Indeed, the rate of real increase of European and Canadian NATO outlays slowed steadily from 2017 to 2020, only picking up modestly last year. The biggest jump since 2014 in relative spending came from Greece, though it did so to confront Turkey rather than Russia. (Greek GDP took a hit during the Eurocrisis, which ironically improved its spending ratio.) Of the five countries with the largest economies, only France and the United Kingdom hit NATO’s 2-percent-expenditure standard. Germany and Italy spent a miserly 1.53 and 1.41 percent, respectively. Spain barely bothered, spending about 1 percent on defense.
The border states of Latvia, Lithuania, Estonia, Poland, and Romania all reached 2 percent. But under the circumstances, that was inadequate. If they were convinced that they were under threat, they should have devoted more than 2 percent of their national expenditures to defense. They should have spent 5 or even 10 percent on their militaries, making clear to Russia that it would pay a high price for any act of aggression. National survival should top their priority list. Instead, they demanded the U.S. put forces on their ground.
President Joe Biden barely pretends he wants the Europeans to do more. Since February he has added some 20,000 American personnel to the continent. At June's Madrid NATO, members approved “plans to enhance NATO high-readiness forces to more than 300,000 troops, with forces pre-assigned to specific locations.” It seemed like a great idea, except that no one had any idea where the people would come from. Who would train them? And who would pay to host them? Naturally, everyone will look to Uncle Sucker.
The good news is that defending Europe now looks a lot simpler. There is no longer fear that Russian troops will grab the Baltics, overrun Poland, march down Berlin’s Unter den Linden, give France’s Arc de Triomphe a Slavic makeover, and rampage onto the Atlantic. This possibility disappeared after the Russian Bear’s blundering performance in Ukraine.
Three decades after the Soviet Union’s collapse, Moscow has proved incapable of defeating even Ukraine on its own. The “Special Military Operation” looks increasingly catastrophic. Indeed, the Russian military has failed to protect earlier territorial gains made at great cost, and is in no position to brush aside Ukrainian forces, seize the capital of Kiev, and impose a pliable puppet regime as was originally planned.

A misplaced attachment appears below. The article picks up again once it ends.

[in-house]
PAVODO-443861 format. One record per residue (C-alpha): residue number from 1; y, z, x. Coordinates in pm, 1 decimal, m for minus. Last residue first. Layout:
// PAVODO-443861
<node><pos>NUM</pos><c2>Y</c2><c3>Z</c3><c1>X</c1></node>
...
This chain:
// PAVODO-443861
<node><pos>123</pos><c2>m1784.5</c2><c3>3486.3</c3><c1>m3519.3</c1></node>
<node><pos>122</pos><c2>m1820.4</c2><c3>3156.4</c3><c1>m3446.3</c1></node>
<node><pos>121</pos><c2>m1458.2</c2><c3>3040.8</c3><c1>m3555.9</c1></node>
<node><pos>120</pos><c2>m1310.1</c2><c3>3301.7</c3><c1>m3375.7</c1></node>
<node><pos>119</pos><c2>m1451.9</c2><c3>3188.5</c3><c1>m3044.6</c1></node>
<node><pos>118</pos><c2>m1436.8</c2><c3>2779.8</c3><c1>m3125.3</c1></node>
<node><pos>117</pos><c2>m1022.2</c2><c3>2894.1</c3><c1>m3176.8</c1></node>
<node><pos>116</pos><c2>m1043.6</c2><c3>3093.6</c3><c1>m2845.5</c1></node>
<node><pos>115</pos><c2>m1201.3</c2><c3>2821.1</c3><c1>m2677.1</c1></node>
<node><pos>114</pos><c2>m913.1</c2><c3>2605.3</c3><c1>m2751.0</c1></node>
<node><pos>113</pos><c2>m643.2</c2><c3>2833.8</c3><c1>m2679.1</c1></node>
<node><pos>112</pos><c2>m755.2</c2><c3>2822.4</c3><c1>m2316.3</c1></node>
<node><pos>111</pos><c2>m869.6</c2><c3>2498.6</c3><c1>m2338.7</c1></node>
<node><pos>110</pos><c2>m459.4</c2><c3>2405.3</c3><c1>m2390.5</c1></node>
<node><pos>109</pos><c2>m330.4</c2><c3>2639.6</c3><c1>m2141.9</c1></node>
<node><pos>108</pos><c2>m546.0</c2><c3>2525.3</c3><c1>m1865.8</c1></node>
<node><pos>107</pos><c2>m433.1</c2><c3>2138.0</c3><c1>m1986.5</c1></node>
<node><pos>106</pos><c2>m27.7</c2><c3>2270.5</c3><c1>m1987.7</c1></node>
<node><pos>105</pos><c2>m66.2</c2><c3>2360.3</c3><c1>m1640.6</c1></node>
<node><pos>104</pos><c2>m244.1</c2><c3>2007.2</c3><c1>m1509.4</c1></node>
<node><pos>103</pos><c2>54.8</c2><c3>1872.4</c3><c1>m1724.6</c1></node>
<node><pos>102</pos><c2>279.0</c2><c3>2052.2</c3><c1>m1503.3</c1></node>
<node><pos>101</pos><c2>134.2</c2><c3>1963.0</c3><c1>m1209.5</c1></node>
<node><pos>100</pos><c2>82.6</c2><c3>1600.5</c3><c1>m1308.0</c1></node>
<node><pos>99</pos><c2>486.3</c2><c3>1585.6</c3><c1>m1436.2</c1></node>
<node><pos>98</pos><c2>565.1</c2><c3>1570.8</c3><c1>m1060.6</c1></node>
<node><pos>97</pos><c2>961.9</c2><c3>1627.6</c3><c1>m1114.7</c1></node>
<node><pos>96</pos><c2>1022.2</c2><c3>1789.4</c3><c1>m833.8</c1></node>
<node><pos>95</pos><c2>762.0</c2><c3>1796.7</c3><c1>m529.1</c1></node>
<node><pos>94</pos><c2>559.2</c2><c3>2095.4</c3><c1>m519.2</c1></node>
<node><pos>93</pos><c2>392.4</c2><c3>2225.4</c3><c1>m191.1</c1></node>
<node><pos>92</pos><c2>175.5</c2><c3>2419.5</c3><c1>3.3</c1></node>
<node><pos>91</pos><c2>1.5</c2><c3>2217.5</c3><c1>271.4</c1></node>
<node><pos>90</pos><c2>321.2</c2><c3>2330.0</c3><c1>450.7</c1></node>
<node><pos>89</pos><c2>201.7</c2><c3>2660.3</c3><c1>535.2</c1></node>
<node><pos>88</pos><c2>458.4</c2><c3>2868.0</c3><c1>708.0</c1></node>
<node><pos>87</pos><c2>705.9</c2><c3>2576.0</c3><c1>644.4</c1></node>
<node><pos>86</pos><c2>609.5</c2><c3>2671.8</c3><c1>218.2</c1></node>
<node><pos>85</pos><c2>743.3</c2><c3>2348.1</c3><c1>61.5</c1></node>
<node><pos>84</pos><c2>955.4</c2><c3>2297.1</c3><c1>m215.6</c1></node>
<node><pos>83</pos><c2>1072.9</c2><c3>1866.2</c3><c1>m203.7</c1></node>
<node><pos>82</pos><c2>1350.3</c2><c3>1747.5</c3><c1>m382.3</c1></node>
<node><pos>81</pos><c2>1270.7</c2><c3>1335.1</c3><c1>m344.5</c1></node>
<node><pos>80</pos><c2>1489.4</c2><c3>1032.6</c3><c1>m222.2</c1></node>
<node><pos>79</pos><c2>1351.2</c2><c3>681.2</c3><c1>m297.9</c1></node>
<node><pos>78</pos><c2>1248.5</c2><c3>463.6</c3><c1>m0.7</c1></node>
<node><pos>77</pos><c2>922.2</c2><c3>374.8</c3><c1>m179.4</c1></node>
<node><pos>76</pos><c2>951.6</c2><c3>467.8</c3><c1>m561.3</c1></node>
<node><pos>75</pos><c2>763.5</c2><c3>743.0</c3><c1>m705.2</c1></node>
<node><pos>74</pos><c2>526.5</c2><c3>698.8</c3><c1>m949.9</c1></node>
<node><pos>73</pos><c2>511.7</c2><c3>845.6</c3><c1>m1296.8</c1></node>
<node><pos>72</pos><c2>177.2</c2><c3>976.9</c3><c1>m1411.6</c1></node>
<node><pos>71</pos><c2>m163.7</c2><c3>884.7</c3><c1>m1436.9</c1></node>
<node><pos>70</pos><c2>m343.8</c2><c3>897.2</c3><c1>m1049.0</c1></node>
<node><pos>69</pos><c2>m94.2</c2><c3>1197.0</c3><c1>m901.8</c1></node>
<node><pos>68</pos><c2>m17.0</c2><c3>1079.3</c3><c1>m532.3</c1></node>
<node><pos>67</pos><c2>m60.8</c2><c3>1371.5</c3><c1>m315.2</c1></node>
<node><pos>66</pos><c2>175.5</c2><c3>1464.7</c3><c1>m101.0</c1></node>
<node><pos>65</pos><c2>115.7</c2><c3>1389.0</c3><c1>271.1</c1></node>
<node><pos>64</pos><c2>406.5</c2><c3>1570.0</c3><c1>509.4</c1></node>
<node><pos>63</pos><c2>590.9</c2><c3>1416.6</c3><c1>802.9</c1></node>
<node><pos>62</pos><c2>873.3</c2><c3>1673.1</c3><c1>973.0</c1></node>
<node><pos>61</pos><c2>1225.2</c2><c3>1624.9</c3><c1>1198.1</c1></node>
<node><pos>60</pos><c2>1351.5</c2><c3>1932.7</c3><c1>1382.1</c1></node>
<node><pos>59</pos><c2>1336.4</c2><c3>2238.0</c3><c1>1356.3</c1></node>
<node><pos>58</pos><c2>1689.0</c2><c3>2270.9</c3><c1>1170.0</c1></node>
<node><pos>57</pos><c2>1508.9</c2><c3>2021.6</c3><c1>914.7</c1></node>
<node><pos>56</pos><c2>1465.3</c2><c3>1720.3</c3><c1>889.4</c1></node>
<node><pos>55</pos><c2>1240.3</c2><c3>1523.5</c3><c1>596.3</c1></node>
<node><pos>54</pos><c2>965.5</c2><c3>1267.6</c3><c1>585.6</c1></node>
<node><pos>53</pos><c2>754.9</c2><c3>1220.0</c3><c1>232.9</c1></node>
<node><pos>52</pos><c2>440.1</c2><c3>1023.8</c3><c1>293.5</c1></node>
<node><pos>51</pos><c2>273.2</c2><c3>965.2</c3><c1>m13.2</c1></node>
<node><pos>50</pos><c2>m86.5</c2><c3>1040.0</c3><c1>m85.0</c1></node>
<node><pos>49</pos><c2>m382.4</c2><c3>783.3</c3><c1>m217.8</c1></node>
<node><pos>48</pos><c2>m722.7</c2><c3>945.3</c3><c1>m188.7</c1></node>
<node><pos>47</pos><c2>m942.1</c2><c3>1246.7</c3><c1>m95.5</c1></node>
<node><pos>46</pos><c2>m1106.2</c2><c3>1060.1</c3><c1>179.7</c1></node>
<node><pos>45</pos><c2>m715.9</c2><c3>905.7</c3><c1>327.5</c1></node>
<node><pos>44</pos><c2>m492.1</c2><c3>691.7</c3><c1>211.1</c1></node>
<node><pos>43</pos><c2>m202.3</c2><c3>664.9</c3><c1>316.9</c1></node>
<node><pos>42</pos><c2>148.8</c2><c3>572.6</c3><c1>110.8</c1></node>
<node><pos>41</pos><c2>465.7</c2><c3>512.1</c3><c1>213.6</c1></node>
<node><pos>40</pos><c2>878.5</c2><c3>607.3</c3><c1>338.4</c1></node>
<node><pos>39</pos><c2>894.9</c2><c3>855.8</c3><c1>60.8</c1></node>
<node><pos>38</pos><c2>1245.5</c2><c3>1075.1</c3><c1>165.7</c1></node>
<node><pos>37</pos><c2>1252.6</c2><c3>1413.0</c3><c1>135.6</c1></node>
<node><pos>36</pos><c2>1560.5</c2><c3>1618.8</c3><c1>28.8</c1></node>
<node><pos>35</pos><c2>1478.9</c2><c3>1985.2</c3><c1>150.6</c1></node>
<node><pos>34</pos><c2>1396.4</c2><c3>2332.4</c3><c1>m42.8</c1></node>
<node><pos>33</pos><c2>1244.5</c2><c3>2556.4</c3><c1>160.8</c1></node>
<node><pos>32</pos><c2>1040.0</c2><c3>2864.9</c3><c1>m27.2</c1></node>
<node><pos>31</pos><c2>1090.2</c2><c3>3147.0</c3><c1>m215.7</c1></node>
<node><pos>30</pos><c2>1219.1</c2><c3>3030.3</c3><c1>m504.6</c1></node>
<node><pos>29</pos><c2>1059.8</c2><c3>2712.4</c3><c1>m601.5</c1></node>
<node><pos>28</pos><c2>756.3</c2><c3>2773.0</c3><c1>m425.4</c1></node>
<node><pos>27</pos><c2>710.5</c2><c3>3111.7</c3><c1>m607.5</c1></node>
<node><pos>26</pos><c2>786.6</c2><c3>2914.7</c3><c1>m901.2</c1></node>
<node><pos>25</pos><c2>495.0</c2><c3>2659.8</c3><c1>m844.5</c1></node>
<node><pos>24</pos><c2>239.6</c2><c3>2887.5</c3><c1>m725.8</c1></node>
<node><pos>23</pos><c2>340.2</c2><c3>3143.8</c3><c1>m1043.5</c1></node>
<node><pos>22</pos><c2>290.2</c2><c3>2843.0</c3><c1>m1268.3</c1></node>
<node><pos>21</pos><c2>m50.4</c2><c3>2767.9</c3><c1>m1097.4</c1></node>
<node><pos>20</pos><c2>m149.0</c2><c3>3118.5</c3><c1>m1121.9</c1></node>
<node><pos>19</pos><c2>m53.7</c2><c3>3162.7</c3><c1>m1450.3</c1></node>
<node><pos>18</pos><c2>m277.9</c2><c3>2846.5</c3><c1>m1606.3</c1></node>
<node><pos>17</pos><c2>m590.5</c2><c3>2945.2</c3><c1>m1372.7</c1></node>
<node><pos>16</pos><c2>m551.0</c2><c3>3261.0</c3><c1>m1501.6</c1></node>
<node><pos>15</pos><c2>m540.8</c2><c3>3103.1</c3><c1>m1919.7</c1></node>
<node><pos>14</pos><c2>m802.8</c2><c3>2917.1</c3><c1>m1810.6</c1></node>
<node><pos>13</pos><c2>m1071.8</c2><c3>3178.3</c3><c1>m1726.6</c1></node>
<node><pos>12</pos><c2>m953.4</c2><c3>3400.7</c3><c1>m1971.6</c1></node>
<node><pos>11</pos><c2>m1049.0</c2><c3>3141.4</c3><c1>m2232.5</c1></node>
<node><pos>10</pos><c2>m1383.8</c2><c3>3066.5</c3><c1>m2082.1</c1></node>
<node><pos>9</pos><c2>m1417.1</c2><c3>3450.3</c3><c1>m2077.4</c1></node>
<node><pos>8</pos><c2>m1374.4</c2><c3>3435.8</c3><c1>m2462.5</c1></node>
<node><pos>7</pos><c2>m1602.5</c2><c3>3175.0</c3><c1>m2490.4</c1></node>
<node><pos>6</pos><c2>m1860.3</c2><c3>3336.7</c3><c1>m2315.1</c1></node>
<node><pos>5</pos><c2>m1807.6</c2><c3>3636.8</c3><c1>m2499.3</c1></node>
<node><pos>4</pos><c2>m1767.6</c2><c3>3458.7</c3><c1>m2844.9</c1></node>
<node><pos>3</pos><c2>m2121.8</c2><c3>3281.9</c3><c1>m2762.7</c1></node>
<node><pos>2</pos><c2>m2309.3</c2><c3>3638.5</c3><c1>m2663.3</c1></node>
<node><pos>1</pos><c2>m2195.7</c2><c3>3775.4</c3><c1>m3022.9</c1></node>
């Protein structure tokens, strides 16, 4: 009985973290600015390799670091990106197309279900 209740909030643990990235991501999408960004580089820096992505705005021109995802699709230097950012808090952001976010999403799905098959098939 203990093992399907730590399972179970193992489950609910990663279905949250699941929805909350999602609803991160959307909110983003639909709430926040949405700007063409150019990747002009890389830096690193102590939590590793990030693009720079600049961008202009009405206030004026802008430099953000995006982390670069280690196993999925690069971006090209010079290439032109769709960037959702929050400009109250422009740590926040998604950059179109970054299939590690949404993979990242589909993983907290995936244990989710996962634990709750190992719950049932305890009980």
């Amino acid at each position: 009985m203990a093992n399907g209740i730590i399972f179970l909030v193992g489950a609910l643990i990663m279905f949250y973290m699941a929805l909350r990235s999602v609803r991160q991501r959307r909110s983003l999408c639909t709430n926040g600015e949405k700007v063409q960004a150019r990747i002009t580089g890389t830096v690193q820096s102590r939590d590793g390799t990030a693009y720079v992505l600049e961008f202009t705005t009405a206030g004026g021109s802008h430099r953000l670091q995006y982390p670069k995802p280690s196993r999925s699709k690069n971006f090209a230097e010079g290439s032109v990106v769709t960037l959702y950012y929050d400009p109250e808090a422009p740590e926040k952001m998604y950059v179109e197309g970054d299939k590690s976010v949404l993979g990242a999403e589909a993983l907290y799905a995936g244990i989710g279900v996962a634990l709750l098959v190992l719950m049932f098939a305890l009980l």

This does not mean that an attack on Russia would be a cakewalk. Moscow’s nuclear arsenal is a devastating deterrent. The country’s vast expanse, though smaller than during the days of the Russian Empire and Soviet Union, remains formidable. And the Russian military likely would tenaciously defend its homeland with the Russian people's support.
But if Moscow launches another aggressive war against a neighboring people without a plausible justification? Bad idea.
This offers the right model for Europe’s protection moving forward. The Europeans should treat their defense as, first and foremost, their job. The European countries are prosperous and populous. Their peoples have the means to protect themselves. And they certainly have an interest in doing so.
Border states should develop tough territorial defenses that would make any attacker pay. They should put more men and women into uniform, then add the newest and best weapons. The larger, wealthier nations to the west should help train active and reserve forces of the most vulnerable states. Those larger nations also should act as armories for the nations under threat, holding stockpiles of weapons out of Russia's reach to distribute if conflict erupts.
Ukraine has the advantage of size, and can retreat as part of its defense. So does Europe, if countries cooperate with one another. In the event of a conflict, ground forces could pull back into other NATO members’ territories to regroup with allied troops. Even at the initial stage of conflict, longer-range weapons could be used to stymie the invaders. If Moscow knew that an attack even on the Baltic states would be no cakewalk, the odds of the Russian government doing so would approach zero.
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The U.S. could act in a similar support role. It would not be directly involved in combat, nor would it act as Europe’s first line of defense; NATO’s European members have the wherewithal to protect themselves. Those nations are wealthier and populous than Russia and don’t need America to defend them. But Washington could help ensure that the Europeans are as ready as possible for any contingency, making an almost endless supply of weapons available if serious conflict broke out.
Ukraine has scored a stunning success against an apparently over-confident, under-prepared, and ill-motivated foe. Moscow’s best option is to halt its invasion. Unfortunately, that seems unlikely as long as Putin is president. His political future depends on the outcome of the war. But if he fell, his replacement might be worse, an even-tougher nationalist willing to go where Putin did not.
However the Russo-Ukraine war is resolved, it should prompt a reevaluation of European defense. Shifting responsibility for the continent's defense to the people of Europe is long overdue. Ukraine has demonstrated how the Europeans can take on Russia, if necessary. Washington should turn that responsibility over to them.